Lynn Goldsmith falls in love with ‘Music in the ’80s’
“I hated the ’80s, except for the sex and drugs” — Iggy pop (Music in the ‘80s, by Lynn Goldsmith)
When Aspen recording artist, talent manager, fine artist, filmmaker, and rock ‘n’ roll photographer Lynn Goldsmith was first approached by one of her publishers to produce a book on music of the 1980s, she was less than enthusiastic.
“Why did I choose to do a book on the ’80s? OK, I didn’t,” she said. “For whatever reason, I had jumped to this negative conclusion of the 1980s and held on to it, right? Like, ‘Oh the ’80s.’ All you think about are the shoulder pads. You know, I just sort of dismissed it,” she said.
Originally from Detroit, Michigan, Goldsmith grew up exposed to and loving a variety of music genres from a young age. As a teenager, she dabbled in songwriting, acting, and joined and quit a band or two while spending time with her hometown friend Jim Osterberg, who later became performer Iggy Pop, catching every show they could at The Grande Ballroom in Detroit, which she described as “a magical place.”
After college, she made her way in 1969 to Manhattan and landed a publicity job at Elektra Records that was being vacated by Danny Fields, who became one of the most influential figures in the history of punk rock by signing and managing Iggy and the Stooges, MC5, and the Ramones. The job gave her inside access to the musicians that would eventually shape her career.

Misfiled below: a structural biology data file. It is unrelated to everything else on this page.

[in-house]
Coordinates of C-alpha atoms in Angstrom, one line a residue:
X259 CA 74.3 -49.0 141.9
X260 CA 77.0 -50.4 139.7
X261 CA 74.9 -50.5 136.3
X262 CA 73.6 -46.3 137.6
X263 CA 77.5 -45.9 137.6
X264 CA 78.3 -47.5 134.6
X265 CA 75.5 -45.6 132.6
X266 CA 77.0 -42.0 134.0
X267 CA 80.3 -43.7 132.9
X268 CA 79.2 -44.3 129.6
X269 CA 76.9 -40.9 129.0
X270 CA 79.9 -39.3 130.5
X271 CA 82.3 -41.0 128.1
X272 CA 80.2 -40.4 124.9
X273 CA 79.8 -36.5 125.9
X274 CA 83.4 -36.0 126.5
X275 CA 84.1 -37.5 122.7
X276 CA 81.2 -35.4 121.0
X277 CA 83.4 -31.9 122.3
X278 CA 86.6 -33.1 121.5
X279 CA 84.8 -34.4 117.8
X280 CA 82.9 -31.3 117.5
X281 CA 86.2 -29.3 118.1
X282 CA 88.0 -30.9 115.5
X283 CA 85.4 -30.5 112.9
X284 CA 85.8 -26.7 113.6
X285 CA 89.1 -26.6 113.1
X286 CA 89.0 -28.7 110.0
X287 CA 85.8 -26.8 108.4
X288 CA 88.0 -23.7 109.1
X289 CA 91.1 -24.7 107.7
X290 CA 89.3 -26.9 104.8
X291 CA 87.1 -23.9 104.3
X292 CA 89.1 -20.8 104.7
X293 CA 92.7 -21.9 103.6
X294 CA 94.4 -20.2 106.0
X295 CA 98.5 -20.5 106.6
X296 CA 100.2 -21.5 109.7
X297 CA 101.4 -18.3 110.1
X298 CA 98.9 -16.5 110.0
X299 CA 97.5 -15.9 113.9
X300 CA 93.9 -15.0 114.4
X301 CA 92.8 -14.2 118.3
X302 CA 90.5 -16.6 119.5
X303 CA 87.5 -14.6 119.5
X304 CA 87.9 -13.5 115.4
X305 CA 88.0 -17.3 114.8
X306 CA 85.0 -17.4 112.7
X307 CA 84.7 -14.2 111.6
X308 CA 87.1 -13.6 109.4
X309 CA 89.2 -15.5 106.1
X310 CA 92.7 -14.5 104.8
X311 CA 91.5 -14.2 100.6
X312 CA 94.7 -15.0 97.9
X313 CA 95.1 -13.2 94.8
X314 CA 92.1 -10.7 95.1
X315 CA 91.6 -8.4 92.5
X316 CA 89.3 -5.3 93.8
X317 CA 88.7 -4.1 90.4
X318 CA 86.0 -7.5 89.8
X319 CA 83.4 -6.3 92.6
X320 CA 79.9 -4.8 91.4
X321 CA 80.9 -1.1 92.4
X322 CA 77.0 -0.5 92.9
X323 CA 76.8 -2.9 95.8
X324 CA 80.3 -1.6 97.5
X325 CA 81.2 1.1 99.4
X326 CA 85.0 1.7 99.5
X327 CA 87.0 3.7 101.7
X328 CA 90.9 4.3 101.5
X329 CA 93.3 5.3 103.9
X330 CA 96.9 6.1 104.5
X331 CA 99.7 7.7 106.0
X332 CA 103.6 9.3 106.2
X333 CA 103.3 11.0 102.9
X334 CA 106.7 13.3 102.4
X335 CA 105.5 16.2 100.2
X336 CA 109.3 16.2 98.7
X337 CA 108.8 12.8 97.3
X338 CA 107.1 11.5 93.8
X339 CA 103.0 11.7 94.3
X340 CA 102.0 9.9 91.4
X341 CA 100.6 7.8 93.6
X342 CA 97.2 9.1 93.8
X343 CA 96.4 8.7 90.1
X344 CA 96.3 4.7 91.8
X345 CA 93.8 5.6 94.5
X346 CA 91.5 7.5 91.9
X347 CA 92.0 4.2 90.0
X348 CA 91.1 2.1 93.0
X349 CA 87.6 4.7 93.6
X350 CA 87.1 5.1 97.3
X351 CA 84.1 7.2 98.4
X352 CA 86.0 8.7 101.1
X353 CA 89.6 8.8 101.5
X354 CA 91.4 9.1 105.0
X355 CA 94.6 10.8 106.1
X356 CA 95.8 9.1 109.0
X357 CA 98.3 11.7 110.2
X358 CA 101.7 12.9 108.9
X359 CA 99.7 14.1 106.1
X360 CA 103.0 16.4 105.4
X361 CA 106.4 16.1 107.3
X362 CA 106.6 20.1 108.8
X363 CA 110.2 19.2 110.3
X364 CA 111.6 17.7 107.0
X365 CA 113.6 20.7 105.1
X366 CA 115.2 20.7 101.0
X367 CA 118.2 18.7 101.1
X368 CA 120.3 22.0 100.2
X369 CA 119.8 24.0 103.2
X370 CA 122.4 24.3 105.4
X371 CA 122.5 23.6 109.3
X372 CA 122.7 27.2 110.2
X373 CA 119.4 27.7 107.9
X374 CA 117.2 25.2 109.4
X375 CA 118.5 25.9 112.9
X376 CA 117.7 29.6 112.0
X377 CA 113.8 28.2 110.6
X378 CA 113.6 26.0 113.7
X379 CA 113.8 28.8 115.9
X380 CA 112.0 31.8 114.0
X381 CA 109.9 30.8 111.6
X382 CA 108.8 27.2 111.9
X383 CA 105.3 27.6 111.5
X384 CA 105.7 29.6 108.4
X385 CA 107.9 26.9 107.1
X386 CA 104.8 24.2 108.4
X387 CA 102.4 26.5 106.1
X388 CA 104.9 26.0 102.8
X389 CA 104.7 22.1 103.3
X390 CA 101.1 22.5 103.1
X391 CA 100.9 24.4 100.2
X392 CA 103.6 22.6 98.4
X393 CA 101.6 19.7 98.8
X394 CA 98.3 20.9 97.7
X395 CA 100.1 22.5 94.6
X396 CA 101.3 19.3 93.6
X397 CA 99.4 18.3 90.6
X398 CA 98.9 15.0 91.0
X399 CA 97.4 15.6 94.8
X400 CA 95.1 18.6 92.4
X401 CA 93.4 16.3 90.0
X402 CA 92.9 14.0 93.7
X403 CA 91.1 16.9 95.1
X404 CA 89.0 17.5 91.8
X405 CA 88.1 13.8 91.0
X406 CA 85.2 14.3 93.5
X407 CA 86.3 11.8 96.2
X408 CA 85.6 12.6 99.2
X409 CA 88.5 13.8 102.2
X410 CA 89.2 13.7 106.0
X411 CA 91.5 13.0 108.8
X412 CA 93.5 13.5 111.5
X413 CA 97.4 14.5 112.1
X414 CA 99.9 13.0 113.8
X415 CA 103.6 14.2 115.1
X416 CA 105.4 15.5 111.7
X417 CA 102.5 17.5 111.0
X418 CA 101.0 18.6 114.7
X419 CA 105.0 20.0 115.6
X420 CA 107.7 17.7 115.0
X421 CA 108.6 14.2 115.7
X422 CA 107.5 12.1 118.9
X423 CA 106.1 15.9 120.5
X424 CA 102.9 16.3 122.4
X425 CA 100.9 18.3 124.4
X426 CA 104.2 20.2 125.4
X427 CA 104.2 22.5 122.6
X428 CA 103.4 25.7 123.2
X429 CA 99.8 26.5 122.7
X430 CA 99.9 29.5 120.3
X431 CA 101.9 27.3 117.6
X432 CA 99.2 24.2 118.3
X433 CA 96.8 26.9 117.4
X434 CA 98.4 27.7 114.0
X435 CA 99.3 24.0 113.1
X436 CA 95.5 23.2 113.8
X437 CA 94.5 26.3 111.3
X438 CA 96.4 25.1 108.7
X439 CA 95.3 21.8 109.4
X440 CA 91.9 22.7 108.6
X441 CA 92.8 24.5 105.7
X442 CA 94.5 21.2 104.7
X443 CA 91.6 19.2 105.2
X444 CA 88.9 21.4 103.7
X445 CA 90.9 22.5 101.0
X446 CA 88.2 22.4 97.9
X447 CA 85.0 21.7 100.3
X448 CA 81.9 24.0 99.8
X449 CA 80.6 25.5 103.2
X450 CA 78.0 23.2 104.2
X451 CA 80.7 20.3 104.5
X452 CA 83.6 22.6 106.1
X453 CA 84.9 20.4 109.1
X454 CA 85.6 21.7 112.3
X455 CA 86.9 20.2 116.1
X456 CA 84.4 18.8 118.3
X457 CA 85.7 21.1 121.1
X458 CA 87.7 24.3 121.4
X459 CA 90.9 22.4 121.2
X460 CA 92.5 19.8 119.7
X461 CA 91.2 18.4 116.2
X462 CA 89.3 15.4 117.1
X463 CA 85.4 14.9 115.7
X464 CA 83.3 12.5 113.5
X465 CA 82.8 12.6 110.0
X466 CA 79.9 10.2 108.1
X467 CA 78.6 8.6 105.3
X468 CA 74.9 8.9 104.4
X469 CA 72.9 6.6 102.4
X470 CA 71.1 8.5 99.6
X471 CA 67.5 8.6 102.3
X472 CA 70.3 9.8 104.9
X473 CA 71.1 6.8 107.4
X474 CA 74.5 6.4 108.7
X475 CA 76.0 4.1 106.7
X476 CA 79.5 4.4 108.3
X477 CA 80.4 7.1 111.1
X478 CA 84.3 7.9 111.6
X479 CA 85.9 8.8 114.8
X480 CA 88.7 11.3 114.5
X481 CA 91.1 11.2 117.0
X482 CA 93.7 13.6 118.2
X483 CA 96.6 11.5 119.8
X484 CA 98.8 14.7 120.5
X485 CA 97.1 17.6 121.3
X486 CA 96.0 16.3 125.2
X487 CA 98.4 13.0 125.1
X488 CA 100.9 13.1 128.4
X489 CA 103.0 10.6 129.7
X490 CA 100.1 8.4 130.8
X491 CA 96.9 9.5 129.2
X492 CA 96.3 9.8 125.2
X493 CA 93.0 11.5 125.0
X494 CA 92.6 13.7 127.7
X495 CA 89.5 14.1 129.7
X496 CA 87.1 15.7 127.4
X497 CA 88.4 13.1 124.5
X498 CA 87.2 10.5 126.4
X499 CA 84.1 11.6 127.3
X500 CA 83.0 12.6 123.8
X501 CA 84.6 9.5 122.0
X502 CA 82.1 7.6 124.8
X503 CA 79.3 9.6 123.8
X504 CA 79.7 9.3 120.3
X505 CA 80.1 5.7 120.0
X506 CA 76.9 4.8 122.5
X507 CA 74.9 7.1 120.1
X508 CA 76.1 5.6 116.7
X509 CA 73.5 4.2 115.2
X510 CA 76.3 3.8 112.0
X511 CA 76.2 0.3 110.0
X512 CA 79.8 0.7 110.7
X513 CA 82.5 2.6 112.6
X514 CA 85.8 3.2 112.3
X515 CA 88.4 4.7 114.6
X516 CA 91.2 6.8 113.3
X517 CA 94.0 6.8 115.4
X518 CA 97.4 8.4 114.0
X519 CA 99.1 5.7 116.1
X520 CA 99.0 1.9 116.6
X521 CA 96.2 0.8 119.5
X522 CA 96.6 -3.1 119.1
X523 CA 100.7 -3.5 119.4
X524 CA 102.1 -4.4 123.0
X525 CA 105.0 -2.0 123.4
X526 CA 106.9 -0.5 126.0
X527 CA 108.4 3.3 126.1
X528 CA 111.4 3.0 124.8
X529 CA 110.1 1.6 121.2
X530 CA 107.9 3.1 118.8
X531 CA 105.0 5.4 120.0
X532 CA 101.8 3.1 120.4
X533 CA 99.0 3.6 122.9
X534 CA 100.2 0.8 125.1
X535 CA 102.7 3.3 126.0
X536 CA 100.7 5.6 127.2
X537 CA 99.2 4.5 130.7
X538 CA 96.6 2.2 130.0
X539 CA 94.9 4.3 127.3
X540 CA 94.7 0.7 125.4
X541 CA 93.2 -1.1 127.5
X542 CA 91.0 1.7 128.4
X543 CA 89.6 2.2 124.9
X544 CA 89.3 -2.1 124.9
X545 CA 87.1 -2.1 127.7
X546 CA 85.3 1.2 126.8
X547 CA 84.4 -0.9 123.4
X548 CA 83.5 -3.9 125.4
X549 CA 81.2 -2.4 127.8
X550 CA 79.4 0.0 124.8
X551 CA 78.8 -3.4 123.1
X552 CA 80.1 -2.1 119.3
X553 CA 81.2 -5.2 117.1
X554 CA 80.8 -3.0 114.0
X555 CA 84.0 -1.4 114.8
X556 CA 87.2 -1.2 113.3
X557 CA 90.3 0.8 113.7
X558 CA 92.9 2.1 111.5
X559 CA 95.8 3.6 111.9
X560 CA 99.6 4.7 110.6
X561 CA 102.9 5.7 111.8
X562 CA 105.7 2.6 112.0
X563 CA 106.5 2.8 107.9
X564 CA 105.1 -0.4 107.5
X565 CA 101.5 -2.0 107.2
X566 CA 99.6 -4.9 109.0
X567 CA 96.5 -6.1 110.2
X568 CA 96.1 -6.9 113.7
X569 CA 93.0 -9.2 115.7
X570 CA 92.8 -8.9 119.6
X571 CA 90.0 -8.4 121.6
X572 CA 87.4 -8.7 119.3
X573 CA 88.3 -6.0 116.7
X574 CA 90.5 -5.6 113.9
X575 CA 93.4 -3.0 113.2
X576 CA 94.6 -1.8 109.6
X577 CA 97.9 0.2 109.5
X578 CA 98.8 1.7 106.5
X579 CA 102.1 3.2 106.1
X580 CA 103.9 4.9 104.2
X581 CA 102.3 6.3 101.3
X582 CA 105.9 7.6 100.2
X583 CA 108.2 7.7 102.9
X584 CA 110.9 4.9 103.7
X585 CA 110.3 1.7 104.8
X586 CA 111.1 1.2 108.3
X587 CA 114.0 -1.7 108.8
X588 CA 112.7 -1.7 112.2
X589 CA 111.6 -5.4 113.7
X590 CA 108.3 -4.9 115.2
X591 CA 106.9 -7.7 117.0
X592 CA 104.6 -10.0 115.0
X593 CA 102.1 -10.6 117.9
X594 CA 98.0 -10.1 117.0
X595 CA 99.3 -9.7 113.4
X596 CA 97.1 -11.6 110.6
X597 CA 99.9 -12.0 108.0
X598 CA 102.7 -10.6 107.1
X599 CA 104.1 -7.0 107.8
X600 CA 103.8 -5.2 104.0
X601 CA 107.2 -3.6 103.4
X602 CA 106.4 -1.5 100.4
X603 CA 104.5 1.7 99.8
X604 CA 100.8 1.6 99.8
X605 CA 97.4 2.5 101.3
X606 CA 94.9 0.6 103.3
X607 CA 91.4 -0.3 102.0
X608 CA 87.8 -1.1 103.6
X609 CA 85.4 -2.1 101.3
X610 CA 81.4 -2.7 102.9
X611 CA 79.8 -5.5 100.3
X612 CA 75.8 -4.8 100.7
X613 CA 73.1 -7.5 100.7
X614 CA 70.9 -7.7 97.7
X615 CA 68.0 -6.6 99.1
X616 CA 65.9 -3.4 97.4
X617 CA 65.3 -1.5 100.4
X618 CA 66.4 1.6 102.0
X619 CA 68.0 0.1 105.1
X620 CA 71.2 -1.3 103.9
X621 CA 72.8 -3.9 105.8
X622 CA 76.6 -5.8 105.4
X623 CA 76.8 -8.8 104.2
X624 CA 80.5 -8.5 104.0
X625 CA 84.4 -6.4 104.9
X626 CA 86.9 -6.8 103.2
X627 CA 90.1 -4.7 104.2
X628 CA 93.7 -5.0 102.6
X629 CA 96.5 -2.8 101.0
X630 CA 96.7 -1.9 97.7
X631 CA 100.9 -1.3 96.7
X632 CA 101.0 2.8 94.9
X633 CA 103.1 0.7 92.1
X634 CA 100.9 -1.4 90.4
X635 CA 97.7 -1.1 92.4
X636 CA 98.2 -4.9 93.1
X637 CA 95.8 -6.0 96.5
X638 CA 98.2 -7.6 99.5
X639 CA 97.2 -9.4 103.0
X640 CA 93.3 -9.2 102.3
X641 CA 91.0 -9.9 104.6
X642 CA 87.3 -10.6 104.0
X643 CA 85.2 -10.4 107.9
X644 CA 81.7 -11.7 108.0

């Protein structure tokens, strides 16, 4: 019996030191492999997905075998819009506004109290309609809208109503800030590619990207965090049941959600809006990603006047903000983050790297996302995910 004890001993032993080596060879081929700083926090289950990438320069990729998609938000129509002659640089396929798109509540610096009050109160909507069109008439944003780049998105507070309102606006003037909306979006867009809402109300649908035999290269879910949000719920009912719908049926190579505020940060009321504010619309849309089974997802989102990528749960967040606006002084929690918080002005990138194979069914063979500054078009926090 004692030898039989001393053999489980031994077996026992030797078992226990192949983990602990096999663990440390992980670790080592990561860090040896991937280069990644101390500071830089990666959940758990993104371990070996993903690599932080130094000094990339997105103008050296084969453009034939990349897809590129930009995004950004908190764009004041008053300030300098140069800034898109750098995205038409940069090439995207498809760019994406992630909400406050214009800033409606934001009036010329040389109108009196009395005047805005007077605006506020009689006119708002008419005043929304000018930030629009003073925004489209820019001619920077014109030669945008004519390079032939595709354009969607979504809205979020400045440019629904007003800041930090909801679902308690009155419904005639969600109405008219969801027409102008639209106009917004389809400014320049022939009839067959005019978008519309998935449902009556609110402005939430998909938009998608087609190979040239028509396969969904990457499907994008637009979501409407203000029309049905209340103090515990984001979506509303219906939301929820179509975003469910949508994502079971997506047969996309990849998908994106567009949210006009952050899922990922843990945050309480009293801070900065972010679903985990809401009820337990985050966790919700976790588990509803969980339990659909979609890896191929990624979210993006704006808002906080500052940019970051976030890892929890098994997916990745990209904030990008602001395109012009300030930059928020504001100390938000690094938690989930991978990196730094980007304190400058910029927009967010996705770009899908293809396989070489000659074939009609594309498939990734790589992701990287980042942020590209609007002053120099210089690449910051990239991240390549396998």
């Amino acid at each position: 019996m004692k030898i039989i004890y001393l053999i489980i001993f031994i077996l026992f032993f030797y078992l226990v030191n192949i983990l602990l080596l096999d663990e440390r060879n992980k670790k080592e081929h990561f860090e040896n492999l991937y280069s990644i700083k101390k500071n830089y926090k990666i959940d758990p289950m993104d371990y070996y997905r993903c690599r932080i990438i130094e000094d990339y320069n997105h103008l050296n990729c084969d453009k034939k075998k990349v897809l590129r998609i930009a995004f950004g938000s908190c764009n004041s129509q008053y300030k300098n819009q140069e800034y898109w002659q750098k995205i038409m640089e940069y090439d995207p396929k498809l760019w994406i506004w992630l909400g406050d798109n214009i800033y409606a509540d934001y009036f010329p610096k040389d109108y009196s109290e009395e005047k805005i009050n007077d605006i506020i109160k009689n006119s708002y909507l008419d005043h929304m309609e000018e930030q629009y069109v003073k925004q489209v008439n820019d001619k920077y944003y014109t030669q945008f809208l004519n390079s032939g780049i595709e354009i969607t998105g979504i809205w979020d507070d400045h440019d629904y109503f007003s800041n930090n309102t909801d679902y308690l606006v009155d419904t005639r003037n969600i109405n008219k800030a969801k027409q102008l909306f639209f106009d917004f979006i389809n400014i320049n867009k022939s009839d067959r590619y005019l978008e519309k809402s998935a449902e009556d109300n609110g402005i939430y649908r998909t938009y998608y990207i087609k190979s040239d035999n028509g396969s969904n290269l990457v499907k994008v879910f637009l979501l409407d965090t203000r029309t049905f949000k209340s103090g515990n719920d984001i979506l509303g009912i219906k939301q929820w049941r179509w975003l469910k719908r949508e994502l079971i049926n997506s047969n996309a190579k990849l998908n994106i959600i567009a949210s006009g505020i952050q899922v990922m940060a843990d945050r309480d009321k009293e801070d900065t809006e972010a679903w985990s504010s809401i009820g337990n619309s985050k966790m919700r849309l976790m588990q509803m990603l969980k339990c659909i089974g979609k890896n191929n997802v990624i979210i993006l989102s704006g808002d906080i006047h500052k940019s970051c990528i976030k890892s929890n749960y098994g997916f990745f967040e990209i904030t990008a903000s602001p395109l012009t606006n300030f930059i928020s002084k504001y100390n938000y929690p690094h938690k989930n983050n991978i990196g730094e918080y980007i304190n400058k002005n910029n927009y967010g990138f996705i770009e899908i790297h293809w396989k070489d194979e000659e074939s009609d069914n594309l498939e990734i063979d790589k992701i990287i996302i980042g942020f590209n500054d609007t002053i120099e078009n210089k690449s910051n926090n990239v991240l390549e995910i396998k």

Even though she “always made pictures,” a career in photography was not top of mind.
“I was a director for ABC Television. I co-managed a band called Grand Funk Railroad. I always made pictures. I just never thought about making a living from still photography,” she said. “Many of my friends got record deals. They became artists. They needed a picture from me or something, right? But, I never thought this was the way that I was going to spend most of my time. Or, it wasn’t until I got sick of having to work in ways that needed several people. And, the camera was something that I could do on my own.”
Since then, Goldsmith has written songs and performed as Will Powers and was signed to Island Records, chronicled Bruce Springsteen’s rise, The Rolling Stones’ tours, frequently photographed Bob Dylan and Patti Smith, published 15 books, and her work has been featured on over 100 album covers.
For Goldsmith and many of her contemporaries, 1980 signified the death of the hope and optimism of the ’60s and the hedonistic spirit of the ’70s — and for good reason. The decade kicked off with the assassination of John Lennon, followed by the Reagan era, an escalating Cold War, and the AIDS pandemic. It wasn’t an era many of them were fond of, often writing it off as a lost decade.
But then, she began to change her mind.
“I started going through the pictures, and I looked at, like, Bananarama next to Barry Manilow, and music styles were all over the place; it started blowing my mind that we had so many different forms of music that all became popular,” she said. “And then, the introduction of MTV, which really changed not only how music was experienced, but it changed the relationship of various countries to each other. So, I got really excited.”